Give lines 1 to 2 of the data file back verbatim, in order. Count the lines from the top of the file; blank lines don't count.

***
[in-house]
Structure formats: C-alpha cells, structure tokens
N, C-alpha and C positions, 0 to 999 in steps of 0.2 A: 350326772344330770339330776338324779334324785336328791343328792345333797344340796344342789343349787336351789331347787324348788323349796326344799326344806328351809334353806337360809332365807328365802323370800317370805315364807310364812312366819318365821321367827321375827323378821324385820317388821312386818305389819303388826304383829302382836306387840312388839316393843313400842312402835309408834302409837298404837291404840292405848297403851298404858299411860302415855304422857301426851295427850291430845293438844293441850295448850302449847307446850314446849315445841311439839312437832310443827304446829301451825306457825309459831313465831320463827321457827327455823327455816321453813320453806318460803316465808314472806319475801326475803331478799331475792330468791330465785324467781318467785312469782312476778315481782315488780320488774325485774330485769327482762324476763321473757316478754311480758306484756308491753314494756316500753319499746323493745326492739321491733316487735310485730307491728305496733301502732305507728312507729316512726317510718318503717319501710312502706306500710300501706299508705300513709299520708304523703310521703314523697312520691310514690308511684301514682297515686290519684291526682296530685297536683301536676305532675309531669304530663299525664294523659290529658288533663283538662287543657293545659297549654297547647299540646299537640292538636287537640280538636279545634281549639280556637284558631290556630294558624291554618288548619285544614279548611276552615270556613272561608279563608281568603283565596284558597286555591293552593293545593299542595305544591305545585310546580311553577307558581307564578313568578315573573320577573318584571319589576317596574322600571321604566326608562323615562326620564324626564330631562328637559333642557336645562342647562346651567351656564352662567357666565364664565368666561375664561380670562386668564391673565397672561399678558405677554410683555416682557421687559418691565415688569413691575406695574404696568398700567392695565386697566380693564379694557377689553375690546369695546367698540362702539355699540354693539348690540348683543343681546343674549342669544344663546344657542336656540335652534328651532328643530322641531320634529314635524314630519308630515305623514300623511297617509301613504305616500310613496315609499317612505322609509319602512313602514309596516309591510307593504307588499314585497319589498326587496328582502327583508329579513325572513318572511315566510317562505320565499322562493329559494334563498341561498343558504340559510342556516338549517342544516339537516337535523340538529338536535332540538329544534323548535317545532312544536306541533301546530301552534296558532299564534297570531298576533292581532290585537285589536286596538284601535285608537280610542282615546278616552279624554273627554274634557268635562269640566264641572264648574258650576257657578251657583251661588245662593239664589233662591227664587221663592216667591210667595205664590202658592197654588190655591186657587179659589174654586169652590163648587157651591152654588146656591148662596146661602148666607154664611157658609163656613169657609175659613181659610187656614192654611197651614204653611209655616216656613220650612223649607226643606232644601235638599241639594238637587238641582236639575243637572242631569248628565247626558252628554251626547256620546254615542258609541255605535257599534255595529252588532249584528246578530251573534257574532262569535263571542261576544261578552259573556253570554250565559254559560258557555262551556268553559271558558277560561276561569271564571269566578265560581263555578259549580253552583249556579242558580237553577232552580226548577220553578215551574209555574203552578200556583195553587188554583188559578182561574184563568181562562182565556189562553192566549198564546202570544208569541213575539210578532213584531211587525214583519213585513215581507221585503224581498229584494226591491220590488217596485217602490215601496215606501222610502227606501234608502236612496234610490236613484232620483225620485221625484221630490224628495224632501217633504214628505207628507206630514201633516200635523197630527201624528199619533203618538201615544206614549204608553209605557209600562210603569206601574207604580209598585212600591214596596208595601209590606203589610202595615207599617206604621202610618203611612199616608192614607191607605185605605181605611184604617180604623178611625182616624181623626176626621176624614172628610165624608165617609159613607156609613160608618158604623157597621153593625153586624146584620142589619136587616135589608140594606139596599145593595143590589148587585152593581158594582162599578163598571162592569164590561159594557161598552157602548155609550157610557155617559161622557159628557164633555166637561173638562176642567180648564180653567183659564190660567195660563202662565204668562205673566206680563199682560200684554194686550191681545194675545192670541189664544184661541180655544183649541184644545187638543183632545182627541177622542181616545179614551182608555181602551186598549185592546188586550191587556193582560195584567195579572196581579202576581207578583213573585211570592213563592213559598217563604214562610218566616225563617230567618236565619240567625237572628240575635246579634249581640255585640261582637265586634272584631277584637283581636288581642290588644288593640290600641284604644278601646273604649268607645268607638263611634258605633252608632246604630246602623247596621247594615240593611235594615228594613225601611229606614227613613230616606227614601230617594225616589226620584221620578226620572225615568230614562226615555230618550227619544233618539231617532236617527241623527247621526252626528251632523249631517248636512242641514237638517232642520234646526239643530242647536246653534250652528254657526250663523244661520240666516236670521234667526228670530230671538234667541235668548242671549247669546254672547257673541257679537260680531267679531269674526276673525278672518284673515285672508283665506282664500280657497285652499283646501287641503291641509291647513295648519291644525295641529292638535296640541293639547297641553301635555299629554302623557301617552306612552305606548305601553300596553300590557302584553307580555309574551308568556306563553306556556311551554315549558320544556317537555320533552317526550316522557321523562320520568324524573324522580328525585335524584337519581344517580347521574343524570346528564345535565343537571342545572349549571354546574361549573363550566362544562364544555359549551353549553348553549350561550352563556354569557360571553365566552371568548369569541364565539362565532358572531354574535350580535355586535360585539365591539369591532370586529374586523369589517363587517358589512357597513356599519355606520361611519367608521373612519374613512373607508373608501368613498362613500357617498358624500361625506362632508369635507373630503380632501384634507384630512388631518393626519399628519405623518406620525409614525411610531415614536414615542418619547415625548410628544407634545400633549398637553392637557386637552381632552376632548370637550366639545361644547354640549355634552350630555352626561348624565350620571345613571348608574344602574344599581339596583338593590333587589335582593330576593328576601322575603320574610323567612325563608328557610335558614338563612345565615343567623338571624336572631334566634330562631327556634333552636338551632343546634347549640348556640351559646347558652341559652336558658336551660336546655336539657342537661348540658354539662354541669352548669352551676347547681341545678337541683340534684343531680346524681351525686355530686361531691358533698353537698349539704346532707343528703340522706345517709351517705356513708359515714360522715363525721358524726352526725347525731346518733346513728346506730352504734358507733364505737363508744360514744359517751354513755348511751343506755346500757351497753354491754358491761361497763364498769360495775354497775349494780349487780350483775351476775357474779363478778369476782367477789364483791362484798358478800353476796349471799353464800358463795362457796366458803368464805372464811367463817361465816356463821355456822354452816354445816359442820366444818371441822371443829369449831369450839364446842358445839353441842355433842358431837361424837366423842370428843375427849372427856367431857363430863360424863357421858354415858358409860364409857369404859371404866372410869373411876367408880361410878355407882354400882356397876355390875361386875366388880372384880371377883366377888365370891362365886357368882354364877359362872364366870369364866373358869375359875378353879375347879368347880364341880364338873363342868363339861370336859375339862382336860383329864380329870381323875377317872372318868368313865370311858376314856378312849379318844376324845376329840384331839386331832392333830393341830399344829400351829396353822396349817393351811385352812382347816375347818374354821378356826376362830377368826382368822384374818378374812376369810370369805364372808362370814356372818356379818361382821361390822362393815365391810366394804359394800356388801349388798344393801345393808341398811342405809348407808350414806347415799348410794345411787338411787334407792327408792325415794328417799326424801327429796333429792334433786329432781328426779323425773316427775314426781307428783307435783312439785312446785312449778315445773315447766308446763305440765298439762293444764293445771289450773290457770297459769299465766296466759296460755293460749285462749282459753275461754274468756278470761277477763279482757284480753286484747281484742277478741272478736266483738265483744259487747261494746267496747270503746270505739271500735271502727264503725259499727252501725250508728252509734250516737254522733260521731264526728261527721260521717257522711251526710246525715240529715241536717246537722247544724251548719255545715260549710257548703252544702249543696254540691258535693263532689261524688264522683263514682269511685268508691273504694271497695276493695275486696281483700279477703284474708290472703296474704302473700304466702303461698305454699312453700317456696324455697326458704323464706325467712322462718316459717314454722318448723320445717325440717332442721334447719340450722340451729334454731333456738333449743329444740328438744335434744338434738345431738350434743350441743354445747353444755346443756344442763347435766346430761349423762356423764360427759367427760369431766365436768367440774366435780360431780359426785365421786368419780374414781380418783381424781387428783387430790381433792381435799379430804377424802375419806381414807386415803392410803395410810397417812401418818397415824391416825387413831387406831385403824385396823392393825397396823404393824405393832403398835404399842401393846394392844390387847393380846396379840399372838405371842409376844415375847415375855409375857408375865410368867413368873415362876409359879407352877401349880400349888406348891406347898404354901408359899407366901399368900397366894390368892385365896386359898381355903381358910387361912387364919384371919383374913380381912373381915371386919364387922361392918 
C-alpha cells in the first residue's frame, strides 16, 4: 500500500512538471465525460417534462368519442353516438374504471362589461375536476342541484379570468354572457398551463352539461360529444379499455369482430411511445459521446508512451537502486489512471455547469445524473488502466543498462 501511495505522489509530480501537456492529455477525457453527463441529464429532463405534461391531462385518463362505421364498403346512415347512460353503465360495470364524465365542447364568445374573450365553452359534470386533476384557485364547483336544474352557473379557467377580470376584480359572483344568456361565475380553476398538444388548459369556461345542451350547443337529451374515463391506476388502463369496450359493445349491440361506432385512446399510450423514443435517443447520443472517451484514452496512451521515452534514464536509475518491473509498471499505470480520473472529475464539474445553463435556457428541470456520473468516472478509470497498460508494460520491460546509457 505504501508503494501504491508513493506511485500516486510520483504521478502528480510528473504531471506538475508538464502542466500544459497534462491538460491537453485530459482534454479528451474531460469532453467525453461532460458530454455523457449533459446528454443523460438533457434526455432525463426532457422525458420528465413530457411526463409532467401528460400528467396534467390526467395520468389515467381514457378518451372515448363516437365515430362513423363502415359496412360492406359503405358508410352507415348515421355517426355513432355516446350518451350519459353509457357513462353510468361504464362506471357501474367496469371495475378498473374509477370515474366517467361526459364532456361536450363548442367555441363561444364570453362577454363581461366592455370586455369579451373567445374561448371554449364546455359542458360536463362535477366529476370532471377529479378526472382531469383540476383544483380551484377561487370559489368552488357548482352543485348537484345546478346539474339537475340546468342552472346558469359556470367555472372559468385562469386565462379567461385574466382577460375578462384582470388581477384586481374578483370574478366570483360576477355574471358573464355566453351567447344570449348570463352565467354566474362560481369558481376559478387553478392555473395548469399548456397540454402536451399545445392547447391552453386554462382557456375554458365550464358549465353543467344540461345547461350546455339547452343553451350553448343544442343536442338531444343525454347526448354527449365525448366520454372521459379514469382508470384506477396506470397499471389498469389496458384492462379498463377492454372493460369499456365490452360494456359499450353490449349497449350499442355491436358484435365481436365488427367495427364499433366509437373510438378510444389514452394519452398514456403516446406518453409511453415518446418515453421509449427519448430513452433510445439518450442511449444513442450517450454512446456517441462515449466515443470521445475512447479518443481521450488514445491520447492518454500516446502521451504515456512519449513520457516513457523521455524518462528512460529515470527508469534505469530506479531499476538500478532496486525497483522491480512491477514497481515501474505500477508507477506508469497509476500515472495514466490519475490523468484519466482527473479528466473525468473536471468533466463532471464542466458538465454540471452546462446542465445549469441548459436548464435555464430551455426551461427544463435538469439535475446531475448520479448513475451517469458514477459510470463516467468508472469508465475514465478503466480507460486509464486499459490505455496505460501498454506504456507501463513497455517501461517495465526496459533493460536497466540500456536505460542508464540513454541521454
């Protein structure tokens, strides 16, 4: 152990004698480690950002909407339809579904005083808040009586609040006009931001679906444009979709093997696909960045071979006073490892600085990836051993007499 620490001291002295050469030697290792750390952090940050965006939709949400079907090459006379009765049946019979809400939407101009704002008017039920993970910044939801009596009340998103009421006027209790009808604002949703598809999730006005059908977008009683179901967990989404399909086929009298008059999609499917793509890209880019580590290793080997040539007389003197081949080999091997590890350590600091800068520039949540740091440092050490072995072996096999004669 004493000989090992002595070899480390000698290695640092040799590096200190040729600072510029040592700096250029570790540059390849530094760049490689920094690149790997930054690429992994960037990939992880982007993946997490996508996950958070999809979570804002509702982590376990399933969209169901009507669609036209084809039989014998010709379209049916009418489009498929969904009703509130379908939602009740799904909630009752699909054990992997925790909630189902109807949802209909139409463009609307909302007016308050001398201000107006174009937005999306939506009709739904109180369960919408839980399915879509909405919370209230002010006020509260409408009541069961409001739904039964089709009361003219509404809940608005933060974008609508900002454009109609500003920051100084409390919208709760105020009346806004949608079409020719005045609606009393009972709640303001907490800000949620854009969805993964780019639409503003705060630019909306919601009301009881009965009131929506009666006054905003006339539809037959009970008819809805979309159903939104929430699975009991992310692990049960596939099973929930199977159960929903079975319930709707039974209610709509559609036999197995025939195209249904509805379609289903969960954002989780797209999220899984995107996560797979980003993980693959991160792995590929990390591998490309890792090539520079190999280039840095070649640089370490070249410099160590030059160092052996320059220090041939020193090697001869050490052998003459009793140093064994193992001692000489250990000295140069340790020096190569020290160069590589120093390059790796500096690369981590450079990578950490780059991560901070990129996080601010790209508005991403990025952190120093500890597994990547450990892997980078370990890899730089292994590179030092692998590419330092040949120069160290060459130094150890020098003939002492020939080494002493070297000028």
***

[in-house]
Structure formats: C-alpha cells, structure tokens